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Trial of the French Transportable Laser Ranging System (FTLRS)

Jason Zhang1 Chris Watson2, Francis Pierron3, Richard Coleman2,4,5, Paul Tregoning1

1 Research School of Earth Sciences, Australian National University, Canberra, ACT
2 University of Tasmania, Hobart, Tasmania
3 Observatoire de la Côte d'Azur, Grasse, France
4 Centre for Australian Weather and Climate Research (CAWCR), Hobart, Tasmania
5Antarctic Climate and Ecosystems Cooperative Research Centre, Hobart, Tasmania

Figure 1. FTLRS in night operation


The Bass Strait in-situ calibration site has been used in the calibration and validation of satellite altimeter data since the launch of TOPEX/Poseidon in 1992. The primary focus at the site has been the estimation of absolute bias in altimeter derived sea surface height (SSH) using a combination of oceanographic moorings, GPS buoy deployments, coastal tide gauge and land based GPS data. As the sole site of its kind in the Southern Hemisphere, the Bass Strait site provides important input into understanding various error sources in satellite altimetery.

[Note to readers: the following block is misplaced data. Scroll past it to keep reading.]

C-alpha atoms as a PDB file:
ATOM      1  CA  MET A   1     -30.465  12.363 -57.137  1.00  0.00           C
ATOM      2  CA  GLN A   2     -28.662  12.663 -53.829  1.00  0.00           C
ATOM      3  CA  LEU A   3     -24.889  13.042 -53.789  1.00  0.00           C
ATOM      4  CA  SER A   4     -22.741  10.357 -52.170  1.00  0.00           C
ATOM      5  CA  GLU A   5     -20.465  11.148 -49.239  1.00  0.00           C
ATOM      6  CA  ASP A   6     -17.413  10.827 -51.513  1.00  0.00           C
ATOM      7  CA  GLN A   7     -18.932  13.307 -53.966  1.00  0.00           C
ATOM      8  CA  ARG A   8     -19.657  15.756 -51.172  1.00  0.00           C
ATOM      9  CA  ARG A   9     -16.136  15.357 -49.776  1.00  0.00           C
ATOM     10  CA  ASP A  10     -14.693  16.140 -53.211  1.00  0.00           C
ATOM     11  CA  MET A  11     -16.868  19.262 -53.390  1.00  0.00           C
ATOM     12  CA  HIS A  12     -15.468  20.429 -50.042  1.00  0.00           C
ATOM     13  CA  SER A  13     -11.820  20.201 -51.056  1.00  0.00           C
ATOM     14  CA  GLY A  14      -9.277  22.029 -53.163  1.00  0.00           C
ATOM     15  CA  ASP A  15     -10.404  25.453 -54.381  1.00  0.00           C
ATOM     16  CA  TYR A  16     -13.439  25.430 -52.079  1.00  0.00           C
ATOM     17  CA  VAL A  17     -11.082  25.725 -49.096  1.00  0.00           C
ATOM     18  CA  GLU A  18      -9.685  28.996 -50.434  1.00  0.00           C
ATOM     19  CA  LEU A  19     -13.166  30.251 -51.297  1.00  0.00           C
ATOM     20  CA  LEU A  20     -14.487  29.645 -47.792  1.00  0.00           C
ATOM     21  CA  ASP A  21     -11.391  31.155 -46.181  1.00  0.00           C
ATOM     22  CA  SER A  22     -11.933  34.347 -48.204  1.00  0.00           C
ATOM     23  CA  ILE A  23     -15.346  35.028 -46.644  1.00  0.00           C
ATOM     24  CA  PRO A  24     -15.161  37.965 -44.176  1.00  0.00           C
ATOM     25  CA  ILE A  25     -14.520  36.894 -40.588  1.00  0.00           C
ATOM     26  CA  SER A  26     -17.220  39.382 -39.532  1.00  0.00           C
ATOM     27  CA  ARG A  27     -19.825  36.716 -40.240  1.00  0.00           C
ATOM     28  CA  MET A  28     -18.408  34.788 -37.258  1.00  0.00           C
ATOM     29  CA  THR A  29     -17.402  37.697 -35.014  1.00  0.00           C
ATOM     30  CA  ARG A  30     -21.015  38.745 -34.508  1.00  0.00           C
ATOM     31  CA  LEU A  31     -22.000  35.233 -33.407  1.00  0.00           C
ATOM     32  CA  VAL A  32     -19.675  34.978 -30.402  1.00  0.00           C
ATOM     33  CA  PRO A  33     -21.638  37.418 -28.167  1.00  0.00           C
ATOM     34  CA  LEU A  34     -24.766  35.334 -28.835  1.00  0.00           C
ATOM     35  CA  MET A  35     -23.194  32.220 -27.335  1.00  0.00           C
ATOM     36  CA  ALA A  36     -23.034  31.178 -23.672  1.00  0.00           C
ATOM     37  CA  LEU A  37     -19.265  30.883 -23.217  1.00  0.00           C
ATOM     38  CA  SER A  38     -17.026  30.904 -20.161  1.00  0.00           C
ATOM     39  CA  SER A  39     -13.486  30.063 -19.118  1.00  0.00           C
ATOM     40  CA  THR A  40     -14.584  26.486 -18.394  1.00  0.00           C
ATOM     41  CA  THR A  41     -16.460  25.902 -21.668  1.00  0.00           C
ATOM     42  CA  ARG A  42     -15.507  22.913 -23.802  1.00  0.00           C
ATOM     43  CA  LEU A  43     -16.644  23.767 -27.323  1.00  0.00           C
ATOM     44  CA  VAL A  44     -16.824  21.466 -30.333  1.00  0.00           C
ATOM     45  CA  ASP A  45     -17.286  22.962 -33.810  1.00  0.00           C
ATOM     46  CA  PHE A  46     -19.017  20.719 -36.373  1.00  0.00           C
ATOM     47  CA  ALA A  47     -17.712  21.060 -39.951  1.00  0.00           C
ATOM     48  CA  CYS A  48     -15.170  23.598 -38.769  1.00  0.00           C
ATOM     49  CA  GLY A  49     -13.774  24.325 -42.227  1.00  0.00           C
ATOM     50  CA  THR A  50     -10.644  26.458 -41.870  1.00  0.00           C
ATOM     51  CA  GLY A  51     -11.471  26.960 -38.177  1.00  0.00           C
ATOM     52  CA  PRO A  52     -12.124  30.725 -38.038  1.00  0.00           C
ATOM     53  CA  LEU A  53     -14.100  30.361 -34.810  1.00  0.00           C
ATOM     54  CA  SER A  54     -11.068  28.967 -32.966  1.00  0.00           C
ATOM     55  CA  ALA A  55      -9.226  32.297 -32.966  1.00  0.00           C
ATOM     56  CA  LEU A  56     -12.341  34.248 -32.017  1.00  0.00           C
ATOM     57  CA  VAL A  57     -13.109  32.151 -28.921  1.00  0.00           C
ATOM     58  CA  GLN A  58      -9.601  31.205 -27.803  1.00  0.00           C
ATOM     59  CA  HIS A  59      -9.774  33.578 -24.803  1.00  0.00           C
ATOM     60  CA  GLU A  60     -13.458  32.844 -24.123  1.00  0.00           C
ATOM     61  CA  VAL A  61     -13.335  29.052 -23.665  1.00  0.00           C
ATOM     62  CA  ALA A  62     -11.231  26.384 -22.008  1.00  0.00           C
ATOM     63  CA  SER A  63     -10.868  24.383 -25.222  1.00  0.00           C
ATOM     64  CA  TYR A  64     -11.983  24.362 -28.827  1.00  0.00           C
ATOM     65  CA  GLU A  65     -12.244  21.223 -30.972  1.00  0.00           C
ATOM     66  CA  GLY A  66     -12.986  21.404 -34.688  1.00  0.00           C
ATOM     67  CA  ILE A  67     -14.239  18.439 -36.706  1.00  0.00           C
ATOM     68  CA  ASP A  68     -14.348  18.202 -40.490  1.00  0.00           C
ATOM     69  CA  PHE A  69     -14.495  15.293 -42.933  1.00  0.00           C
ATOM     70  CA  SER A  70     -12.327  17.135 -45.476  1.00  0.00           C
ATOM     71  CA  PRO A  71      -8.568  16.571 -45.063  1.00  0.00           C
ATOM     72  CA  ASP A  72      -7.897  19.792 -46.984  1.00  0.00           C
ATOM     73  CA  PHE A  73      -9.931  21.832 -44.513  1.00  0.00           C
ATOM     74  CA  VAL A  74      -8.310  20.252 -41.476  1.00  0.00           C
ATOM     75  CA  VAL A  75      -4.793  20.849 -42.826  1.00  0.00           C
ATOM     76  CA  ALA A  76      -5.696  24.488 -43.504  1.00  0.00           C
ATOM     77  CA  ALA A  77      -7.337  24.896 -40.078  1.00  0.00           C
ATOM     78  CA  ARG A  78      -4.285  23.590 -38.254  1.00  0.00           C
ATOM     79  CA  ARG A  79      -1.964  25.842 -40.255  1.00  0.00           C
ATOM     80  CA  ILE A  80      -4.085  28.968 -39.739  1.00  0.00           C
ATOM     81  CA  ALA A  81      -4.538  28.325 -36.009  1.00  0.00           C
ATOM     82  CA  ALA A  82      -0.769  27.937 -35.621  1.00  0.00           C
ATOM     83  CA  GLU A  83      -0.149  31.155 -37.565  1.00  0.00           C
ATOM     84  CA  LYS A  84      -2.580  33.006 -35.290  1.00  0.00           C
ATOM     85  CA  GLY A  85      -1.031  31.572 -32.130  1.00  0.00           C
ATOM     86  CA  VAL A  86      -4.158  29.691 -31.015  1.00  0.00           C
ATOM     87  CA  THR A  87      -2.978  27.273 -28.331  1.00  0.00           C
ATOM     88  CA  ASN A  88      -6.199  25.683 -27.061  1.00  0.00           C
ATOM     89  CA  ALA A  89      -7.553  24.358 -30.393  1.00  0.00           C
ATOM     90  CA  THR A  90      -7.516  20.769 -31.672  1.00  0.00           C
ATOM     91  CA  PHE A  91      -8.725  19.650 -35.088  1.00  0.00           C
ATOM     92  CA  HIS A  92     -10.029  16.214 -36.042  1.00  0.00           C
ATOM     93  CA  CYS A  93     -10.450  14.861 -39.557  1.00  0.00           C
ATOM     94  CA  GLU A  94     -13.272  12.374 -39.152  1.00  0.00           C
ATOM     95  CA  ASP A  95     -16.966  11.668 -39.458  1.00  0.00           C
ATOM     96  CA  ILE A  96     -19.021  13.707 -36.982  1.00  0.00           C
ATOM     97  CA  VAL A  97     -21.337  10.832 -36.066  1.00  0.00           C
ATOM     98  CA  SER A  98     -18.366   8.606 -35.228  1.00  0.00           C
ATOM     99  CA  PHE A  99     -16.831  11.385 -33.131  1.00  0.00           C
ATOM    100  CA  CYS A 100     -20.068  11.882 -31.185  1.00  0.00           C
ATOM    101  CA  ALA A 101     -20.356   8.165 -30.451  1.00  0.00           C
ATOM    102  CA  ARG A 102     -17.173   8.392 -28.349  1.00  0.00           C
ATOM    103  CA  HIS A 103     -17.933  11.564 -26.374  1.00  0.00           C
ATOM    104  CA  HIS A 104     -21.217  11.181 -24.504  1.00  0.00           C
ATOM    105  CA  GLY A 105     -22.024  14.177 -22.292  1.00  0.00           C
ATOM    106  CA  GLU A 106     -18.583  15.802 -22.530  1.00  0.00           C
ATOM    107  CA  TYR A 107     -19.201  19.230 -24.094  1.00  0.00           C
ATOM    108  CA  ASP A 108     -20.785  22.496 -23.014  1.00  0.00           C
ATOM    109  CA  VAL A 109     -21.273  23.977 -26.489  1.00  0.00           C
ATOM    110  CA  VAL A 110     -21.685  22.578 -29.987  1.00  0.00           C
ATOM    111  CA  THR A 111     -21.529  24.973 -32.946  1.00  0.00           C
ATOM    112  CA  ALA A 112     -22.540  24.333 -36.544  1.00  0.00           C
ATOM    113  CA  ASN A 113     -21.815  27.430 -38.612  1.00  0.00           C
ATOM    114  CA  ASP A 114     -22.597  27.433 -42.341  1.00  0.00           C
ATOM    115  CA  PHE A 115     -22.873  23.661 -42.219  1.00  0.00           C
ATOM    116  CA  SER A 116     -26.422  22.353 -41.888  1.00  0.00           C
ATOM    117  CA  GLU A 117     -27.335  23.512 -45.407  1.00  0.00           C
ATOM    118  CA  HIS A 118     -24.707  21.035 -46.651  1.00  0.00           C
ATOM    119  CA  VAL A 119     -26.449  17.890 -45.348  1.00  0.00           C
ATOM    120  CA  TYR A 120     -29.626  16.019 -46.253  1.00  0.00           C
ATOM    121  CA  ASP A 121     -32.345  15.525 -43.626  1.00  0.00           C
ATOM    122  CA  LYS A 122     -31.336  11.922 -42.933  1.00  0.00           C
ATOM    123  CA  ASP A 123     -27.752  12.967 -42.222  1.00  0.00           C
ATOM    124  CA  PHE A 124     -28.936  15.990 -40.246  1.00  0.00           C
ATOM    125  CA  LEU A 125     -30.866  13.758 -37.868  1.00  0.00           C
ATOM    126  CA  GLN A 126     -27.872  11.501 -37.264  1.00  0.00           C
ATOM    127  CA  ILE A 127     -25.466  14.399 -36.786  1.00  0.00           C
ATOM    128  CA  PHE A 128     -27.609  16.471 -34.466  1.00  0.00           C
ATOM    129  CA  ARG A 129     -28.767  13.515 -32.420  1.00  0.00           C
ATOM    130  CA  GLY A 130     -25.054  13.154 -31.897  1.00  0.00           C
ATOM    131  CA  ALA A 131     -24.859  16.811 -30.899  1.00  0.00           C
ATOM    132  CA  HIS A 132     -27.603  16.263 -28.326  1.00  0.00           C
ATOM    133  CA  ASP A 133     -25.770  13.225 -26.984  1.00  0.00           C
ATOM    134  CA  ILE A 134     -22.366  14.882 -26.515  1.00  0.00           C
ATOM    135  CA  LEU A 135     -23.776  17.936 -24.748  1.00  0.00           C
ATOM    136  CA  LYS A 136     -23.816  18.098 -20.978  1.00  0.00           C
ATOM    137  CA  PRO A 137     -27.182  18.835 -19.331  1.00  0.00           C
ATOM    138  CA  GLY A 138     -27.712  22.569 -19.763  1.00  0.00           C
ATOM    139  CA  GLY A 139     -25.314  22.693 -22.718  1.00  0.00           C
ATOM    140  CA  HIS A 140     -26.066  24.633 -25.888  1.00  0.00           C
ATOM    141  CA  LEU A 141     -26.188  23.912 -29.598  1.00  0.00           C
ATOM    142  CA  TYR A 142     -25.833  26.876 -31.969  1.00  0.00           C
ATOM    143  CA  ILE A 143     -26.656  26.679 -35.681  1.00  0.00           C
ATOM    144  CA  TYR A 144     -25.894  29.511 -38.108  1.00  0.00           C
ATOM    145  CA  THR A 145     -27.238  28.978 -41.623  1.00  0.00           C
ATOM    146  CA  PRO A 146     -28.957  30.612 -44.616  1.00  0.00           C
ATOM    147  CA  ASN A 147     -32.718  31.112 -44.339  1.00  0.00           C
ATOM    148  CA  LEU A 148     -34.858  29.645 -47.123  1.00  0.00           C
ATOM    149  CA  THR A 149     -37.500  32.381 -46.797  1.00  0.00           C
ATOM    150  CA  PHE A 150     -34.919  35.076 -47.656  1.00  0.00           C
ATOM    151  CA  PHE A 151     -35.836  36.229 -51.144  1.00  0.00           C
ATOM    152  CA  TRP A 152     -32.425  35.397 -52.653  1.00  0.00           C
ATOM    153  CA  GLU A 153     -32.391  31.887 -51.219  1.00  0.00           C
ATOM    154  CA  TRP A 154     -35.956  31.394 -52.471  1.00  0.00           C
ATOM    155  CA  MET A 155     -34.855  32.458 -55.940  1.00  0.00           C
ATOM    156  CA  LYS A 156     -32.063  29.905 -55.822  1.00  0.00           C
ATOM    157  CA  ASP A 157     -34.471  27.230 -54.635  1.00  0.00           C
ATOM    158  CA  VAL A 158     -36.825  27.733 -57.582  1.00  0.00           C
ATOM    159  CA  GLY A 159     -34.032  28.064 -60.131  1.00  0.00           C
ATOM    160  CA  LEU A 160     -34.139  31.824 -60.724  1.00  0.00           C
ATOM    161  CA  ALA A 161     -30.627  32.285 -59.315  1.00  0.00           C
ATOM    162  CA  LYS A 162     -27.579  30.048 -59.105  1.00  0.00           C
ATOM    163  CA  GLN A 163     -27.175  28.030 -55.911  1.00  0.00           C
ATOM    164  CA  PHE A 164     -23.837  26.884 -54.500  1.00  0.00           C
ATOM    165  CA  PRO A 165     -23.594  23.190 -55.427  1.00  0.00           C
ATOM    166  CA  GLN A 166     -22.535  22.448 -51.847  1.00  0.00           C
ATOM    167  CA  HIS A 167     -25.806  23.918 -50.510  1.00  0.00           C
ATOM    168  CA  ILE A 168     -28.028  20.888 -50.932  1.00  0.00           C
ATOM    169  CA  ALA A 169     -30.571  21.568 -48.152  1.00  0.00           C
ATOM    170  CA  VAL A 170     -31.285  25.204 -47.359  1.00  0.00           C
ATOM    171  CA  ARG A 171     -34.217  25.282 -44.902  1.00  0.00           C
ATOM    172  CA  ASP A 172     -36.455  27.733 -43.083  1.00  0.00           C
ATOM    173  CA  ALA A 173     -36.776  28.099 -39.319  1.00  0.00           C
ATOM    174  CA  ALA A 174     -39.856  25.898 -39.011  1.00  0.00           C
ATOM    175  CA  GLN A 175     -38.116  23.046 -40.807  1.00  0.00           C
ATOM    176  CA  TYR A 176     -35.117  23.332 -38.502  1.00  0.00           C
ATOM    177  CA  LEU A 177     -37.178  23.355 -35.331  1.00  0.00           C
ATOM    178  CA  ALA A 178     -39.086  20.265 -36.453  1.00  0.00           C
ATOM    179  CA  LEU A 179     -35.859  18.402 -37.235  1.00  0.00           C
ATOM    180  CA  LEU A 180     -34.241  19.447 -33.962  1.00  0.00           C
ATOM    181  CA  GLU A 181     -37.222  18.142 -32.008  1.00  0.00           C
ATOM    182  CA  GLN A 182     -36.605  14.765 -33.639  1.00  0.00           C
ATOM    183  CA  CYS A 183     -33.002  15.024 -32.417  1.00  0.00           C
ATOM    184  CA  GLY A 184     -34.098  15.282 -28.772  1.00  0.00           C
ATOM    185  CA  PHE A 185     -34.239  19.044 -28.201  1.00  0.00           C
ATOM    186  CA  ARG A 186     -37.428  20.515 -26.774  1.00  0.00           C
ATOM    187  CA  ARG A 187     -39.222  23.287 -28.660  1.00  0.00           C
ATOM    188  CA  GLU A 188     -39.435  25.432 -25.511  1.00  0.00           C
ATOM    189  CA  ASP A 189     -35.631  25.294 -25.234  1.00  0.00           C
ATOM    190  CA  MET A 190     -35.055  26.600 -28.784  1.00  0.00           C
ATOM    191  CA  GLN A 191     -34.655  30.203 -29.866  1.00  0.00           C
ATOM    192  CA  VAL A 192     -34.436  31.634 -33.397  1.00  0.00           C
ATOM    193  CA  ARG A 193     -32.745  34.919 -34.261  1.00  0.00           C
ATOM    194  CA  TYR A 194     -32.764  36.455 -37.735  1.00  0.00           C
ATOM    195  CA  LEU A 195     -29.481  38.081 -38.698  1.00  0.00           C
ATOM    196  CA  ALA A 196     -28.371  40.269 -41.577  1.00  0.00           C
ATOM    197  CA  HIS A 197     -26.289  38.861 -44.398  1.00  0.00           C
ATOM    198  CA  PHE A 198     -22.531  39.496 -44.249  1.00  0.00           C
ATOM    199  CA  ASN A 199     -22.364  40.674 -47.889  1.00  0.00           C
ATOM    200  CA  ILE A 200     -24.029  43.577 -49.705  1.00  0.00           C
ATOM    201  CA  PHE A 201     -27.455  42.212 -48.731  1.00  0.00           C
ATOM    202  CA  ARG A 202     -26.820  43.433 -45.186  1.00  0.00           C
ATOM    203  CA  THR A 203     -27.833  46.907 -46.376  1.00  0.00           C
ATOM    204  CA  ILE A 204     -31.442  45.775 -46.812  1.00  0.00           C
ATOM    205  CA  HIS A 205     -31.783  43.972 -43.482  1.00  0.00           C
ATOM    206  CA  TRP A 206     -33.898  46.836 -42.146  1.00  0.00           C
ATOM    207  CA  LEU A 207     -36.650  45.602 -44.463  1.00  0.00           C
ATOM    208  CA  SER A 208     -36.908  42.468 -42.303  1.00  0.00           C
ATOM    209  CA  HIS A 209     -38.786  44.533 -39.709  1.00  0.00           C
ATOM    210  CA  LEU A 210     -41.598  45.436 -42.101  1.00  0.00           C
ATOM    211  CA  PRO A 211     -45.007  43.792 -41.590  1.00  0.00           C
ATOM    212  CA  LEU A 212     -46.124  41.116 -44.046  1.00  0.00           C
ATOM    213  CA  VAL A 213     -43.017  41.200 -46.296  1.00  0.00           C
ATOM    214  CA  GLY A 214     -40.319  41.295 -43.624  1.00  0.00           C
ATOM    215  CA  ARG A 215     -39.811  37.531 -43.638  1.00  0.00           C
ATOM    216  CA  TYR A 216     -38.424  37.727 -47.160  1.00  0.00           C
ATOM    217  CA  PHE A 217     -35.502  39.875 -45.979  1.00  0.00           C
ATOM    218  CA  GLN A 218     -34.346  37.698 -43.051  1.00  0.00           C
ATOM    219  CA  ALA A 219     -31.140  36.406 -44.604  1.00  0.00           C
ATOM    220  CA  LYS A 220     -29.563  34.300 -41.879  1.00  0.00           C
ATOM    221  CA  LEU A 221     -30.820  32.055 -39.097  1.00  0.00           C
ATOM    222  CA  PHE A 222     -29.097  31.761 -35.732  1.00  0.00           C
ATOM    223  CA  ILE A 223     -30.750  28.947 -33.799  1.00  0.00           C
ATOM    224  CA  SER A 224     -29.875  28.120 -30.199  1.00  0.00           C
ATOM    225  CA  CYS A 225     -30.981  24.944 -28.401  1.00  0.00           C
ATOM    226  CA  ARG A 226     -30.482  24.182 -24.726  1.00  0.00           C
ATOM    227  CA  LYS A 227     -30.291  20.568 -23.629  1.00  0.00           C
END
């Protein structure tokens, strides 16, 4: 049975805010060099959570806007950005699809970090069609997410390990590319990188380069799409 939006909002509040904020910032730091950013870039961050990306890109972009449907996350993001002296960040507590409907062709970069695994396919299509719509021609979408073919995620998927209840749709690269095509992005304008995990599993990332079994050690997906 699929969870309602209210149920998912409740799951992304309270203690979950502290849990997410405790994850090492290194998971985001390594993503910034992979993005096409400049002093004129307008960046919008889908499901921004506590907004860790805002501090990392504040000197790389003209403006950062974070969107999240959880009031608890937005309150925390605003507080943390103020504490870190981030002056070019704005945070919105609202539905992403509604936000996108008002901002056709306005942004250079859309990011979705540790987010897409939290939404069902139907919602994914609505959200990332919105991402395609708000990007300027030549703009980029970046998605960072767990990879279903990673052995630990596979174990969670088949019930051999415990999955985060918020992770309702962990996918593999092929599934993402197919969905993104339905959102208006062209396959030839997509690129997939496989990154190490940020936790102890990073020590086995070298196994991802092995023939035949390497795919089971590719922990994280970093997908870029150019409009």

With an objective of improving our understanding of any geographically correlated orbit errors present in altimeter orbits, the Bass Strait site was selected as part of a collaborative French/Australian project to trial the French Transportable Laser Ranging System (FTLRS). The FTLRS was operated in Tasmania over a five month period between 1 December 2007 to 17 April 2008 jointly by French and Australian staff. The FTLRS and temporary GPS were located within the city of Burnie beneath Jason-1 descending pass 088, several kilometers from the Burnie tide gauge/CGPS and inland CGPS sites.

During the Tasmanian FTLRS campaign, a total of 673overflights from 12 different satellites were observed and a total of 9200 normal points have been computed In this poster, we present initial results from our analysis of FTLRS data. Whilst building SLR capacity in Australia, we seek to highlight the influence of an additional tracking station in this area of the Southern Hemisphere. Our FTLRS based orbits will assist in quantifying regional or geographically correlated orbit errors present in satellite altimeter data, allowing any bias in altimetry derived SSH in this region to be estimated.

Figure 2. Sketch of the Bass Straite In-Situ Calibration Site.